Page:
EDMONTON, Alberta — The Sharks were handed one power play opportunity after another Friday night as the Edmonton Oilers repeatedly put themselves down a man with a handful of reckless plays.
Not only did the Sharks not capitalize, but their ineffectiveness with the man advantage proved to be their undoing in Game 2.
Zack Kassian and Connor McDavid both scored shorthanded goals, helping the Oilers earn a rough-and-tumble 2-0 win over the Sharks to level the opening round series at one win apiece.
The Sharks finished the game 0-for-6 with the man advantage and didn’t generate much at even strength as they wasted a solid performance from goalie Martin Jones, who finished with 34 saves. Eight of his saves on the penalty kill, another one of the few bright spots for the Sharks as they killed all four Oilers power play chances.
The Sharks were outshot 36-16 for the game as Oilers goalie Cam Talbot earned the shutout. Game 3 is Sunday night in San Jose as the series now turns into a best-of-five.
On Kassian’s goal, Brent Burns had left the puck for Joe Pavelski near the Oilers blue line. Pavelski lost control of it, and it came to Mark Letestu, who found a streaking Kassian. He skated toward Jones and buried a wrist shot for the game’s opening goal just 42 seconds into the second period.
The Sharks’ power play came after a cross checking call on Oilers winger Patrick Maroon, who leveled Marc-Edouard Vlasic in front of the Edmonton net with 45 seconds to go in the first period.
McDavid’s goal came at the 10:31 mark of the third period, as he picked up loose puck in his own end, streaked up the wall and beat Jones for his first career playoff goal. McDavid’s goal came with Milan Lucic in the box for high-sticking.
It was obvious the Oilers wanted continue the physical play they displayed at times in Game 1. Through two periods, Edmonton had been credited with 33 hits to the Sharks’ 10.
Among the hits, Logan Couture was leveled by Kassian with 7:20 to go in the second period, sending the sold-out Rogers Place crowd into a state of delirium.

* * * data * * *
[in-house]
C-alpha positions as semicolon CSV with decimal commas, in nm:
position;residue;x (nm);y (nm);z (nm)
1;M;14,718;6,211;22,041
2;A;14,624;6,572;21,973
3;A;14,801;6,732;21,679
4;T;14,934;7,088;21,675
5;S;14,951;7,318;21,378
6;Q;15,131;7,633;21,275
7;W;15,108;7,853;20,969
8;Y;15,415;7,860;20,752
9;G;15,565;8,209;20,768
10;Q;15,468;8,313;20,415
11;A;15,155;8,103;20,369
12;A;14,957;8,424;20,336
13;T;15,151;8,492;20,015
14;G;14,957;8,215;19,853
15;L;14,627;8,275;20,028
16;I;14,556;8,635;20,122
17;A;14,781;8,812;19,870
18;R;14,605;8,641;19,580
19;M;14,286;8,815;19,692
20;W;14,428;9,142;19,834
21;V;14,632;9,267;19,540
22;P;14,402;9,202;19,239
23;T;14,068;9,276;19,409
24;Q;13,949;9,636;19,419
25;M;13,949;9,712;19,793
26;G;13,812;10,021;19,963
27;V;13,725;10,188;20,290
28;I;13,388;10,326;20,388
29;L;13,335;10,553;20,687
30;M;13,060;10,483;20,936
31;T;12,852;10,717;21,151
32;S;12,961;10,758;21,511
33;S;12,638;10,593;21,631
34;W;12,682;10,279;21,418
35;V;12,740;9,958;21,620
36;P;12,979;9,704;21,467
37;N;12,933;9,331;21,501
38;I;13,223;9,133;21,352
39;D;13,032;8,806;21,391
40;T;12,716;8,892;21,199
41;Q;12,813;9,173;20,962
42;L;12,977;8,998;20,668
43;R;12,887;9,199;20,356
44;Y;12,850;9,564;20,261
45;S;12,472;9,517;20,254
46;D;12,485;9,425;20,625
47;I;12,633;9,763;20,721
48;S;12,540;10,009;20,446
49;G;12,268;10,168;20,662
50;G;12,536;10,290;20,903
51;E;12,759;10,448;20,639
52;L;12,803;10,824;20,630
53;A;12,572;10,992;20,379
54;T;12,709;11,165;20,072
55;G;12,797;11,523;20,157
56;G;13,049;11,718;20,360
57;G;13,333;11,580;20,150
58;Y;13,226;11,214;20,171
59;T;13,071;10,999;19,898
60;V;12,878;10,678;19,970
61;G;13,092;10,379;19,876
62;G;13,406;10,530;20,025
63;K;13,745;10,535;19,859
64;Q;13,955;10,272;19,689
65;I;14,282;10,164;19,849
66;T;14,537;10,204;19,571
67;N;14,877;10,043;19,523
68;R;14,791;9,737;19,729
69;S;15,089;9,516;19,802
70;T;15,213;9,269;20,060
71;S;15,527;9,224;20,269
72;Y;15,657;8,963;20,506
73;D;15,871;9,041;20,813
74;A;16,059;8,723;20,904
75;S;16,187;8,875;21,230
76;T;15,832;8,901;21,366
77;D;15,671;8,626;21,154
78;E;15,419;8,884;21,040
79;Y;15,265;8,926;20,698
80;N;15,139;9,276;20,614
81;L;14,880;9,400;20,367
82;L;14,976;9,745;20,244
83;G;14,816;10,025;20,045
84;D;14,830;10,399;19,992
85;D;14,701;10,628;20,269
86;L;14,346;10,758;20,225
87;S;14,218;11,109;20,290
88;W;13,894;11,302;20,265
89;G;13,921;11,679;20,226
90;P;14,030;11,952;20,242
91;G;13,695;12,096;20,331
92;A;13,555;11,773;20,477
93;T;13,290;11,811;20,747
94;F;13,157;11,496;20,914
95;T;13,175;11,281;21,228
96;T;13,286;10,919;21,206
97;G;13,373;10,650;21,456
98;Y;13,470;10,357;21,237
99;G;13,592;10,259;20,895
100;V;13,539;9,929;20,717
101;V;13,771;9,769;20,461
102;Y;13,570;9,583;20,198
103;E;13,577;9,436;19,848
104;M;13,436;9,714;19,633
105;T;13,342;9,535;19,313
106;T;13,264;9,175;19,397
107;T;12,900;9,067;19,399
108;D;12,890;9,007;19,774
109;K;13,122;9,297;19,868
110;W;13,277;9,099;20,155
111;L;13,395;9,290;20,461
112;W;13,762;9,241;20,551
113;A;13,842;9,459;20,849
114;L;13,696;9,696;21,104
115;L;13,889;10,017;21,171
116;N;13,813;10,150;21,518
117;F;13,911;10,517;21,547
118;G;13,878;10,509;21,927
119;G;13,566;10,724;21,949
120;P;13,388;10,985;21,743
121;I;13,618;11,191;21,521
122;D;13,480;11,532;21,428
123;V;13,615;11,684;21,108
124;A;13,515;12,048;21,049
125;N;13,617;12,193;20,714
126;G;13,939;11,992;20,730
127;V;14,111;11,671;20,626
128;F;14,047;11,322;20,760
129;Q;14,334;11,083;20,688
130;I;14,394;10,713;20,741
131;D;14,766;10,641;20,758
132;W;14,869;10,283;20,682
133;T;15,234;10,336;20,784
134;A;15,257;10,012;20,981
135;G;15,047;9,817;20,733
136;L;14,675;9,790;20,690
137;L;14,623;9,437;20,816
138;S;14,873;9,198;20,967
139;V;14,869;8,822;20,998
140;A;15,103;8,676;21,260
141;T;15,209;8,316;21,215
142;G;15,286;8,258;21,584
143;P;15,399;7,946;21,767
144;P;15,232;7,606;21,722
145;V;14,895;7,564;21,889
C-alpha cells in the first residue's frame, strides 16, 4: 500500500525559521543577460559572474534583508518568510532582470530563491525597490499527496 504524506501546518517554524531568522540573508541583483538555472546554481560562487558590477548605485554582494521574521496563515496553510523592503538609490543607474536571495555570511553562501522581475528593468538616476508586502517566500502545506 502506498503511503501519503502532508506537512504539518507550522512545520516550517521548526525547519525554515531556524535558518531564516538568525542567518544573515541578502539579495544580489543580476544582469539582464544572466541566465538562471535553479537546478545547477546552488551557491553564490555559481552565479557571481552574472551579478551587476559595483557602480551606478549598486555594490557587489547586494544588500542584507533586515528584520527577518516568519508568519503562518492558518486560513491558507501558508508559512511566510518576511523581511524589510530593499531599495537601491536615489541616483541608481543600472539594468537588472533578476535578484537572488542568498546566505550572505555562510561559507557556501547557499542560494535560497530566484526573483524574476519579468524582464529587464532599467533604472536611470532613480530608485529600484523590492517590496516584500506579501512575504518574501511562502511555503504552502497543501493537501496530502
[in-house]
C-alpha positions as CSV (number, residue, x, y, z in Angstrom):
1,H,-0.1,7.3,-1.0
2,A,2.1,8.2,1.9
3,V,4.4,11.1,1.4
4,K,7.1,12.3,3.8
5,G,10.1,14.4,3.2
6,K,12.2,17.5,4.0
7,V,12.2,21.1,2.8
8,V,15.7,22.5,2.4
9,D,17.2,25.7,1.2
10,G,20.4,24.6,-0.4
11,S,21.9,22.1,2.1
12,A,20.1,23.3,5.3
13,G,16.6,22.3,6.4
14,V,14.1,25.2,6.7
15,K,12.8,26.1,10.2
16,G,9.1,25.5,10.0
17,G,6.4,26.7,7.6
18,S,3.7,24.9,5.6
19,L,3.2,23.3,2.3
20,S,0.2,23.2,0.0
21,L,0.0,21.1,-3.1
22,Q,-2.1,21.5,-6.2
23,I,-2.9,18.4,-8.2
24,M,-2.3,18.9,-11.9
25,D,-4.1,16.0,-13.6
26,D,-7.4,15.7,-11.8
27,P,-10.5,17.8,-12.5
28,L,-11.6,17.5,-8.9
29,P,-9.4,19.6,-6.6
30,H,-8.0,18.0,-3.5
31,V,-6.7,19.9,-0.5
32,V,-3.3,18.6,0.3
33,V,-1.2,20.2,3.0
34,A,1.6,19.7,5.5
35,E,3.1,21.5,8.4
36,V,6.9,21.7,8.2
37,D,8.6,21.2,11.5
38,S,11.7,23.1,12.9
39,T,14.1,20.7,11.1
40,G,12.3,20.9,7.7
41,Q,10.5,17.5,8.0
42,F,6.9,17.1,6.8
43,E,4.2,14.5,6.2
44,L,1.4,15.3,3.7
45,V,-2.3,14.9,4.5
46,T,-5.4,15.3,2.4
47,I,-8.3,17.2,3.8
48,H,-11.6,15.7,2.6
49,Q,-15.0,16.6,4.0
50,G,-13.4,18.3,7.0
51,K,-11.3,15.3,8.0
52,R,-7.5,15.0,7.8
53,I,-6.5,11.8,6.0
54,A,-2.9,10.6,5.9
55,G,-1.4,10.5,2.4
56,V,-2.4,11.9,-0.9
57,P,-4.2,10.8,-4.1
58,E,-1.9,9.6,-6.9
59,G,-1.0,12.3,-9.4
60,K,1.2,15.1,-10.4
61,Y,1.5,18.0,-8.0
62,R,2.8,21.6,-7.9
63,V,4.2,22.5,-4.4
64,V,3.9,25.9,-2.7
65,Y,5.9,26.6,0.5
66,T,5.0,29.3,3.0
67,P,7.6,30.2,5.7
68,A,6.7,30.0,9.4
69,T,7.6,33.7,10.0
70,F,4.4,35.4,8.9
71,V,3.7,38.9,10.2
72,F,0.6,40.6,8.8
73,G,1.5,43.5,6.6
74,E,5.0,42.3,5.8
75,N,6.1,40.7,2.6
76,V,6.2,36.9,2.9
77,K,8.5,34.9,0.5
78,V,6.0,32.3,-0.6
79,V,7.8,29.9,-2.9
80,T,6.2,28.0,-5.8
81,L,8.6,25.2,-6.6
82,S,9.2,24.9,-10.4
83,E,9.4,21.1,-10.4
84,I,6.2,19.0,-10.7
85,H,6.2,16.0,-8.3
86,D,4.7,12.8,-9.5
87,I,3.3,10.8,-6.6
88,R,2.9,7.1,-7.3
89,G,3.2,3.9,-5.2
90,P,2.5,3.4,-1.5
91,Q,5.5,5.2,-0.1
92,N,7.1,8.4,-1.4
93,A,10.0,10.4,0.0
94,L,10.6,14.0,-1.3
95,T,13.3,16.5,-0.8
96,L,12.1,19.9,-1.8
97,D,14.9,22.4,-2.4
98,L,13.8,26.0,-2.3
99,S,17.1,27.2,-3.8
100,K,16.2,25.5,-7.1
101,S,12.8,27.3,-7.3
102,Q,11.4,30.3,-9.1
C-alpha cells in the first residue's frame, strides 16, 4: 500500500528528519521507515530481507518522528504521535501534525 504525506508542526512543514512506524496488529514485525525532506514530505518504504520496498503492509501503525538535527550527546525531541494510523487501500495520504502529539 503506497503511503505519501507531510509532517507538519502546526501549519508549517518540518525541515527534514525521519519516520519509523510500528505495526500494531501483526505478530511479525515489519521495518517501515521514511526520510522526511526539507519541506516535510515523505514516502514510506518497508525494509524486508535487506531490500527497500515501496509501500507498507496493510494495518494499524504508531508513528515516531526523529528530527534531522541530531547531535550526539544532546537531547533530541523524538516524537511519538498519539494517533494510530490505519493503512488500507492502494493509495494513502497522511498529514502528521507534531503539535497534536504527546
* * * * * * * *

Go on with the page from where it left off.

But the physical play also made the Oilers have to kill more penalties than they wanted. Kassian was called for roughing at the 13:04 mark of the first period and Maroon was given an elbowing penalty 7:02 into the second period.
The Sharks were unable to take advantage, continuing a season-long power malaise.
The Sharks’ power play finished the regular season ranked 25th in the NHL at just 16.7 percent, one of the team’s worst percentages over the last 15 years.
In their playoff opener Wednesday without Joe Thornton, the Sharks went 1-for-6 with the man advantage, with Joel Ward scoring their only goal.
Thornton appears to be making progress from a left knee injury he suffered on April 2, but he remained out of the lineup Friday with still no clear idea on when he’ll return.
“It was alright, not great,” Couture said of the Sharks’ power play in Game 1. “We created some chances. We scored a goal. They scored a goal. … Obviously we had more chances than they did on the power play, but it’s got to be better and create some momentum for us.”
The Oilers played at their usual fast tempo when they were at even strength in the second period when they outshot the Sharks 12-6 to keep momentum.
Jones made nine saves in the first period, stopping a pair of quality chances by Maroon on the Oilers’ first power play, and later saving a shot by Jordan Eberle on a shot from the slot.
The Sharks were not able to convert on their first power play chance in the first period when Zack Kassian went to the box for roughing Chris Tierney.